12/19/2011 07:42 am ET Updated Feb 18, 2012

Calling For An Authentic Portrayal Of Immigrants In 2012

The 2012 presidential election is a defining moment not just for Hispanics, but the changing face of America. The United States represents a more diverse global melting pot than ever before, and it's time that we all become more knowledgeable about how these new faces and voices can contribute to the future of America.

Hispanics are finding it difficult to advance in America because our voices and our identities have been misunderstood. This problem affects the mindset of Hispanic youth, making it difficult for them to succeed in school. Hispanics must step up, or America will face serious consequences.

This identity crisis exists not only amongst Hispanics, but also in other immigrant and minority communities. African Americans, Asian Pacific Islanders, and Hispanics made up over a third of the US population in 2010, and the growth continues. Two of those groups, Asian Pacific Islanders and Hispanics, are growing at approximately 8 times the rate of the white population. And one of those groups, the majority-minority Hispanics, will represent 30% of the U.S. population by 2050. With this population growth comes increased economic impact. Indeed, Hispanic purchasing power will be an estimated $1.2 trillion by as early as 2012.

We are becoming an increasingly diverse nation at a faster and faster rate. But American business leaders - and Americans in general - remain in denial about the implications of these facts.
For example, a recent Pew Hispanic Center study found that 74% of those surveyed could not name an important Hispanic leader in the U.S. At the executive leadership level, the Census Bureau reports that white men overwhelmingly dominate boards of Fortune 500 companies, holding more than three quarters of all seats. Women hold 15.7 percent of board seats and minorities hold 9.8 percent of board seats. Approximately half of Fortune 500 company boards have 20 percent or less representation of women and minorities. Minorities and women are underrepresented at the leadership level, and as a result, Americans are not aware of the few leaders that have reached high levels in business. And without such representation, how will companies develop an authentic awareness of new consumer markets? How will the changing face of America contribute in more meaningful ways to the reinvention of America?

It's time for all of us to start embracing America's growing diversity. It's no longer optional. This is particularly true if America is to reclaim its global competitiveness, which has declined over the past three years. It is a strategic and operational necessity for any company, community or organization that wants to grow and innovate in the marketplaces of the future.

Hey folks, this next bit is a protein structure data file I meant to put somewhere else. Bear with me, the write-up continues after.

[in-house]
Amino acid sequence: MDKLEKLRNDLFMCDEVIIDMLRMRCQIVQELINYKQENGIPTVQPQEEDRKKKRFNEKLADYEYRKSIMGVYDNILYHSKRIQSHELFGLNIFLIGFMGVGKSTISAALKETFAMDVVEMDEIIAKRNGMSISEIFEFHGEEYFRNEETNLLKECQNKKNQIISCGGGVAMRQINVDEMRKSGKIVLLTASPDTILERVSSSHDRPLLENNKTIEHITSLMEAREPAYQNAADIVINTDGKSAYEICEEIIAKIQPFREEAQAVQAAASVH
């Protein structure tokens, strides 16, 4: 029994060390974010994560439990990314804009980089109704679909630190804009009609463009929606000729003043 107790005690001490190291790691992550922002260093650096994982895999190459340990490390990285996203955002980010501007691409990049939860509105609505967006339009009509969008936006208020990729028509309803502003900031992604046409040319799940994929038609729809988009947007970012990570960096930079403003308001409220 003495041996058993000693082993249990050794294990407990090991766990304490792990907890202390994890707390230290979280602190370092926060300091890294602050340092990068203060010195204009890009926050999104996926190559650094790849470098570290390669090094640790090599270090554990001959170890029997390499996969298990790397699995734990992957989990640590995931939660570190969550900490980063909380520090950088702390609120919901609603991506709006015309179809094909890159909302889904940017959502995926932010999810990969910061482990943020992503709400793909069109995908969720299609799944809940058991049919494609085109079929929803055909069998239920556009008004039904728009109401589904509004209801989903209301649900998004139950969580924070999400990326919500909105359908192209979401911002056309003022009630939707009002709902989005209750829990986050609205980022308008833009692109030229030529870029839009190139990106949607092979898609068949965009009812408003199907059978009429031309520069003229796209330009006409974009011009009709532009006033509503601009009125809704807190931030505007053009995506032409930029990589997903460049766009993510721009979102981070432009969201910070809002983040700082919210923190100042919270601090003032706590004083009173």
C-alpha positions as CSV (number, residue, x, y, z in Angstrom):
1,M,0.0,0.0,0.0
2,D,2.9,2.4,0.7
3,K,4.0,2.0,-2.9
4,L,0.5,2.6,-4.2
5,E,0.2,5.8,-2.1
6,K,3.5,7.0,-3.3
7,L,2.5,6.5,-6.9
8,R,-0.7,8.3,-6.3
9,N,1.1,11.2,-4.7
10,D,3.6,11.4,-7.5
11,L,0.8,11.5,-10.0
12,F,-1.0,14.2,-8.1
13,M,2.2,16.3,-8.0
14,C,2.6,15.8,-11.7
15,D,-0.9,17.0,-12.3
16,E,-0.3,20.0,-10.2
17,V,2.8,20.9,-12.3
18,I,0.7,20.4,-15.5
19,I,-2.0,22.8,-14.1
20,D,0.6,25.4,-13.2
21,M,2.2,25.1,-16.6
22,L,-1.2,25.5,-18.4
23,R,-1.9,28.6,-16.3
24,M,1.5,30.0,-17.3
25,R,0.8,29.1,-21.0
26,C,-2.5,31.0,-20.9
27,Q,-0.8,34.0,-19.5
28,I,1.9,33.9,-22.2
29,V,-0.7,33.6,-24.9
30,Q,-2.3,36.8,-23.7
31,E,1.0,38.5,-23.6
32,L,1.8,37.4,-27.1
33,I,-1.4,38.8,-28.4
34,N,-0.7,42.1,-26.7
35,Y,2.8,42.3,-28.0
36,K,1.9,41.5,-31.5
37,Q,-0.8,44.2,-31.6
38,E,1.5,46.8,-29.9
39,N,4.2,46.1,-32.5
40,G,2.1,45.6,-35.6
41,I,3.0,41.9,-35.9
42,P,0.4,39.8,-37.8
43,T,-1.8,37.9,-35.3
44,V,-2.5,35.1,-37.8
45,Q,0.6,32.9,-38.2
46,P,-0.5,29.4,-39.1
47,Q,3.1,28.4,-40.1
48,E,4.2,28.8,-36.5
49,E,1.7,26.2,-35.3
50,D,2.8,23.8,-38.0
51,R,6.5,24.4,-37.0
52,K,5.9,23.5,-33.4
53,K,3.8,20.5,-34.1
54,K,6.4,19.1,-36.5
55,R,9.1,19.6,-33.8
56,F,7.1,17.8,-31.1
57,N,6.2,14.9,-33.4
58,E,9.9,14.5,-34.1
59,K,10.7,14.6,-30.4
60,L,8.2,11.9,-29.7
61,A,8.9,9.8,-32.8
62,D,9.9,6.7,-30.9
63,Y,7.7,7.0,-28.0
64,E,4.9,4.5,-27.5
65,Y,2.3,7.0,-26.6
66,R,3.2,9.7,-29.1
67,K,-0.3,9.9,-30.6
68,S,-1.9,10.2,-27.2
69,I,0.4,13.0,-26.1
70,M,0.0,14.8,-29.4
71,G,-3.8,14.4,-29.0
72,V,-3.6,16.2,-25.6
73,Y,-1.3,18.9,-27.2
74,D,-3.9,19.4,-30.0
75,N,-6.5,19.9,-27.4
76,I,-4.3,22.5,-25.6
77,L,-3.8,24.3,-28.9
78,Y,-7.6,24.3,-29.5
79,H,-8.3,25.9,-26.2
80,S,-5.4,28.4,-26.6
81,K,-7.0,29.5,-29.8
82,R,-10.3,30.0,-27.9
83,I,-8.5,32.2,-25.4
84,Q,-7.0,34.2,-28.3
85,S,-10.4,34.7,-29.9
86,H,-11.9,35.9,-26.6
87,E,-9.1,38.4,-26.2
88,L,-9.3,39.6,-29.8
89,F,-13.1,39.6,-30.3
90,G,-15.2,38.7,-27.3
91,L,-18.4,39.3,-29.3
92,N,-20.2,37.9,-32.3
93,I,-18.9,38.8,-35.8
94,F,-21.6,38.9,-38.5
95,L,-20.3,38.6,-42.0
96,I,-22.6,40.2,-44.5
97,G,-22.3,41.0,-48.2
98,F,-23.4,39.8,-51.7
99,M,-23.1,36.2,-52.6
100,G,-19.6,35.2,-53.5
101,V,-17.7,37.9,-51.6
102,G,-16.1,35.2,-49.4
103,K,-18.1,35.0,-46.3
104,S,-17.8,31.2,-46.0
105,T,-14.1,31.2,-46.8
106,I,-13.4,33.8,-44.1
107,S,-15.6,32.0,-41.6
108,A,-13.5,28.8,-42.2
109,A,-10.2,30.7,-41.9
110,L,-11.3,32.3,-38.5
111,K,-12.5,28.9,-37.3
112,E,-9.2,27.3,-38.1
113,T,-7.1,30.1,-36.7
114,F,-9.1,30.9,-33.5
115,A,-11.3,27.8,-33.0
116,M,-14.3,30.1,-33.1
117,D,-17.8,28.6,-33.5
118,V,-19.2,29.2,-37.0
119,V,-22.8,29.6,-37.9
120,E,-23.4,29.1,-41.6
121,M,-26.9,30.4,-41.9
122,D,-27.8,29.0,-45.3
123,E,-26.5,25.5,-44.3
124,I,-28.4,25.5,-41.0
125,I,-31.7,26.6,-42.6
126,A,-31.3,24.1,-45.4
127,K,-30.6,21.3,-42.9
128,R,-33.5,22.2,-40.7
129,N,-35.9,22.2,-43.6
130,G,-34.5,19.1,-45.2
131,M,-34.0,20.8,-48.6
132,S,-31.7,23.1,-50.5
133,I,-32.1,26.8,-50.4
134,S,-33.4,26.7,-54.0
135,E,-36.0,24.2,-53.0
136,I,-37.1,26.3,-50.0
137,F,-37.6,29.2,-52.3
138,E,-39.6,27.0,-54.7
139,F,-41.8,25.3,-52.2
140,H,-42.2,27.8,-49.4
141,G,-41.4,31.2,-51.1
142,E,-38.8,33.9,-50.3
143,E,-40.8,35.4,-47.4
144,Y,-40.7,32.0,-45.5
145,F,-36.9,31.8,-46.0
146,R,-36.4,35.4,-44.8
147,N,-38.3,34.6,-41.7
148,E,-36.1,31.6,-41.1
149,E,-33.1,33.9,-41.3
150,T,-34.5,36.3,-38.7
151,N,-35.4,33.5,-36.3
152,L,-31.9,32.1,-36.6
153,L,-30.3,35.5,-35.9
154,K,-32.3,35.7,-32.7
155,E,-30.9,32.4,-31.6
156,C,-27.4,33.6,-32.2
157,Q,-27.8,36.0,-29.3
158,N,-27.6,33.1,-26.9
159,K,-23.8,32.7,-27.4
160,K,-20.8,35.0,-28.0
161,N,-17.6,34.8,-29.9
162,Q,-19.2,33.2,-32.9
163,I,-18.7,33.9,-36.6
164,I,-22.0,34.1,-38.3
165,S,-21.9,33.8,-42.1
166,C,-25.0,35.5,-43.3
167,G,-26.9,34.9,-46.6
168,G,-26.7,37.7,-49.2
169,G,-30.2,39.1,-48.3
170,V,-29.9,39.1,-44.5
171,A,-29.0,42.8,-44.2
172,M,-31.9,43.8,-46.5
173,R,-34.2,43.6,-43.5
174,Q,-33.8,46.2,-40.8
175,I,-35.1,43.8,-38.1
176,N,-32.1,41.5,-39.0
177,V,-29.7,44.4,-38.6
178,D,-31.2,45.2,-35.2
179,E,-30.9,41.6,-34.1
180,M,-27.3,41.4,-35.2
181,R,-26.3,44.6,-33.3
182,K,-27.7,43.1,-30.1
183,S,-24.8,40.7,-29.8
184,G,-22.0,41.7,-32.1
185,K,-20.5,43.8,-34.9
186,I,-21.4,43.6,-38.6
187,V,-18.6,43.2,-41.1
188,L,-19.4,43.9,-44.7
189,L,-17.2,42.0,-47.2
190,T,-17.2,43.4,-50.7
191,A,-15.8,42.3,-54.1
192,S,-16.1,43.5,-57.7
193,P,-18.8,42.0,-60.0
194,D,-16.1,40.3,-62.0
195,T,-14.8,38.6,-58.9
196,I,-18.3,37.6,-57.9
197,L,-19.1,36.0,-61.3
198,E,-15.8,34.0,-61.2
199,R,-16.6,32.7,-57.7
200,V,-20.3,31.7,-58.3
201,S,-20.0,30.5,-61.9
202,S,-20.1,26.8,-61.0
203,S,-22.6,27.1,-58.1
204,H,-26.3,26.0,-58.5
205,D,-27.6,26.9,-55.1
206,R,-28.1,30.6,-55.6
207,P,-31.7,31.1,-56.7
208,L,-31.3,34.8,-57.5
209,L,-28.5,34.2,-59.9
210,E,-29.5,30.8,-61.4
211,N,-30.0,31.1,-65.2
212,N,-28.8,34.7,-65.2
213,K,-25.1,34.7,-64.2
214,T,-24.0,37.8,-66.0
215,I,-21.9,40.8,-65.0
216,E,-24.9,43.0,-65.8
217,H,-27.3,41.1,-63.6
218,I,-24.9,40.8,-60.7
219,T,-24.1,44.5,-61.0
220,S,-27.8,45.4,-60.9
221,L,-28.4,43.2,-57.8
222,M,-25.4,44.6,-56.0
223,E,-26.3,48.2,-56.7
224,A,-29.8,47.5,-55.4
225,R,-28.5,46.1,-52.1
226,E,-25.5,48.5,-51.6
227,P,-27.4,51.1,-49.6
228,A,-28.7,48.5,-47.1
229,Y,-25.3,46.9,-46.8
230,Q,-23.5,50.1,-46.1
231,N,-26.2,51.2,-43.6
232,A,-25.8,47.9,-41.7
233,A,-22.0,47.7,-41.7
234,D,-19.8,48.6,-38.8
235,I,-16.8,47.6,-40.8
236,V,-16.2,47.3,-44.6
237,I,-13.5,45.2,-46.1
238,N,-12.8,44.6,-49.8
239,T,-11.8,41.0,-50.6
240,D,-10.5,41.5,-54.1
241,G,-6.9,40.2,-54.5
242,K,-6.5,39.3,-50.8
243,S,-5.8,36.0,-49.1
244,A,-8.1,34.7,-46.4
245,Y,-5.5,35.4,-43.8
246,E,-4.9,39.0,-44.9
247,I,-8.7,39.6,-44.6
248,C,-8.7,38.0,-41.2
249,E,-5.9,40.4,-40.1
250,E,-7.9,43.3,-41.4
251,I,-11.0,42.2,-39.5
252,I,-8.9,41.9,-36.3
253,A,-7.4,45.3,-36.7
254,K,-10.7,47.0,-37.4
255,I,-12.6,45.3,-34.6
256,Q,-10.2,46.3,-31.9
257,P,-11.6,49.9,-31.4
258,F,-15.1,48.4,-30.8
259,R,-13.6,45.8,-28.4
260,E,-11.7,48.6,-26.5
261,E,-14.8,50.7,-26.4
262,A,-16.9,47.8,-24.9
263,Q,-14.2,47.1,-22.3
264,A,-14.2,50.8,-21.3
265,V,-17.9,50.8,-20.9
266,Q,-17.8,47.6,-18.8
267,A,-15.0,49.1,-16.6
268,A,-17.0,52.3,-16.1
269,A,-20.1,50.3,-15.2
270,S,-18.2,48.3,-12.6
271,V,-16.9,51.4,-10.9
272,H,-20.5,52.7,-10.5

In January, this important conversation will begin with the kickoff of the 2012 Hispanic Voice Town Hall Tour. This Town Hall Tour will allow Hispanics to come together to define our agenda. This must include finding new ways to work together within our community, but also new ways to engage with other multicultural groups that have faced the same challenges. We must stop isolating ourselves. Hispanics and non-Hispanics must find common ground to start working together.

Whether you are Hispanic or not I strongly urge you to educate yourself about the authentic portrayal of immigrants in America. This will help you to better understand your own cultural roots, their foundational values, and the leadership capabilities that come from the immigrant perspective. America must reclaim its authentic spirit. We must stop resisting the immigrant mentality that is part of our diverse heritage. Immigrant values are the same values that made America great until greed, distrust, and selfishness got in the way. We need that mentality in order for the United States to earn the respect of a world that is carefully watching each decision we make.

Let's all make the decision to reconnect with our own cultural values by educating ourselves about the authentic portrayal of immigrants in America. Don't be selfish. This is not just about you - it's about your children and the generations that follow. Become part of this conversation. You can learn more about the Town Hall Tour at or contact us at